Mercedes Aims To Compete With Audi And BMW In China
Although Audi sold more than double the vehicles sold by Mercedes-Benz in China last year, the latter narrowed the gap in the first quarter. While Audi’s sales increased by 21% to nearly 125,000 units, Mercedes volumes surged 43% to almost 72,000. In November, Daimler had acquired a 12% stake in BAIC Motor, the passenger car division of its China partner the Beijing Automotive Group, to further its business in the Chinese automotive industry. Together with BAIC Motor, Daimler will invest around $5.5 billion in China through 2015, one-fourth of which would be dedicated to capacity expansion and opening new engine production facilities. Presently, just over half of the vehicles sold in the country are locally produced, and Daimler aims to increase this proportion in the coming years. Within the next five months, domestic production of the longer wheelbase C-Class, made specifically for the Chinese market, will begin in the country. The last generation C-Class, the strongest selling model series for Mercedes, was also locally produced in China. The new C-Class follows the launch of the compact CLA-Class last year. High demand for the new CLA-Class rose compact car sales (including A-, B- and CLA-Class) by 18% year-over-year to 93,700 worldwide in Q1 for Mercedes-Benz.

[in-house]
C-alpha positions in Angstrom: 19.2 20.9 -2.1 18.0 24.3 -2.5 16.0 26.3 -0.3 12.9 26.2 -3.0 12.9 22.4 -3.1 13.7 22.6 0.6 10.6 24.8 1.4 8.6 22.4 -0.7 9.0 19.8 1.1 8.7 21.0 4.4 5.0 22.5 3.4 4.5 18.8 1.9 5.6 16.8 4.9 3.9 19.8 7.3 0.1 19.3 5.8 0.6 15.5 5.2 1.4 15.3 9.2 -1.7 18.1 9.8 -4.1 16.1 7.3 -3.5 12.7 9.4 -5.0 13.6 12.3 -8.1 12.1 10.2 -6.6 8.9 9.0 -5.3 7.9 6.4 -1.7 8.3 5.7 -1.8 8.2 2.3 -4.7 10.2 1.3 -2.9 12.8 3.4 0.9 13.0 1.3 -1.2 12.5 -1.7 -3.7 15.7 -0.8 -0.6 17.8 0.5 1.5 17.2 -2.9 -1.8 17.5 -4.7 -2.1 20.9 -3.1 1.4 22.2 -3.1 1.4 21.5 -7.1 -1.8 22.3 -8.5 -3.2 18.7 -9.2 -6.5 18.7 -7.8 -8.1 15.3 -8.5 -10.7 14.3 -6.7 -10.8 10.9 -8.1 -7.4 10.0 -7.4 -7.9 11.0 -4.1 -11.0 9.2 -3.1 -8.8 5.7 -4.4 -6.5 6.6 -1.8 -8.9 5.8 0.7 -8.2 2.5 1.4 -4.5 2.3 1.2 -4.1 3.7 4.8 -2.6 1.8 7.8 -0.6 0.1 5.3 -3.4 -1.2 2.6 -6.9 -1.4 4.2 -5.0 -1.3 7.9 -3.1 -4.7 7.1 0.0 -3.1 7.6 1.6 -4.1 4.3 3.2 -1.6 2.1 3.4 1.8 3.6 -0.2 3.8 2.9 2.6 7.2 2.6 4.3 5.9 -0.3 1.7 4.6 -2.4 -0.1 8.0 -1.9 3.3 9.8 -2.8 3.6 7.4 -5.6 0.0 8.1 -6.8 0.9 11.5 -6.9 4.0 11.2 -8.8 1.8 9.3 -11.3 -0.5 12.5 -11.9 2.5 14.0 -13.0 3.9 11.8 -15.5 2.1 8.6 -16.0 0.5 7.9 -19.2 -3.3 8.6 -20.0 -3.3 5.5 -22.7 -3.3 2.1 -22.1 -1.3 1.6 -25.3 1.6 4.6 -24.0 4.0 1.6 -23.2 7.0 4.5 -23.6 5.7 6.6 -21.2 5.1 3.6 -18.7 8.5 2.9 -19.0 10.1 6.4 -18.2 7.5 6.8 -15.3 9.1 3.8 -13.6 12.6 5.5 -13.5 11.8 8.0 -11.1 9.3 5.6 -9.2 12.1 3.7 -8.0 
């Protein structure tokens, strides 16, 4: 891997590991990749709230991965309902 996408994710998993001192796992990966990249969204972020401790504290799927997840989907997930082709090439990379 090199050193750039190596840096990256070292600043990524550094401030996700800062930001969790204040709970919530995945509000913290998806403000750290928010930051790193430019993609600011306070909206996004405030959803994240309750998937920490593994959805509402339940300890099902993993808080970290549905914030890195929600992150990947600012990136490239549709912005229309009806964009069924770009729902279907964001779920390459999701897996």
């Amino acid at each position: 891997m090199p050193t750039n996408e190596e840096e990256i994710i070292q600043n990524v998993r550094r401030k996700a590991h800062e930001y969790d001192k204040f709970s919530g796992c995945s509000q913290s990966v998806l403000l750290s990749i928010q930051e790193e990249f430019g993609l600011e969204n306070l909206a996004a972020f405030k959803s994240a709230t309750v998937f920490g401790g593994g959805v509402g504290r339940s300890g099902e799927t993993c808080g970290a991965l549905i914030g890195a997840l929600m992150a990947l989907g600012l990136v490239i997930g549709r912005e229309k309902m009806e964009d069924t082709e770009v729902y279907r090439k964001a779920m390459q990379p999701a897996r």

Daimler had around 260 dealerships in China a year ago, whereas both Audi and BMW had over 300 dealerships. Since then, Daimler added around 75 dealerships last year and aims to open around 100 new dealerships in China this year. These new dealerships will mostly be in Tier 3, 4, and 5 cities, in order to cater to the potential consumer base seated deep into the country. With comparable number of dealerships to that of Audi’s, coupled with increased local production and introduction of China specific models, Mercedes now aims to improve reach and availability, and compete with Audi on a pricing front in China. In particular, a stronger dealership network will help Mercedes reach a wider consumer base in low-tier cities, where demand for the cheaper compact luxury cars could be high and growing, supported by a rising number of high income households. Over 50% of additional growth in the number of mainstream households in China will be contributed by lower-tier cities, according to McKinsey. Mainstream households consist of potential luxury item buyers, which are most likely to purchase lower-ranged premium vehicles.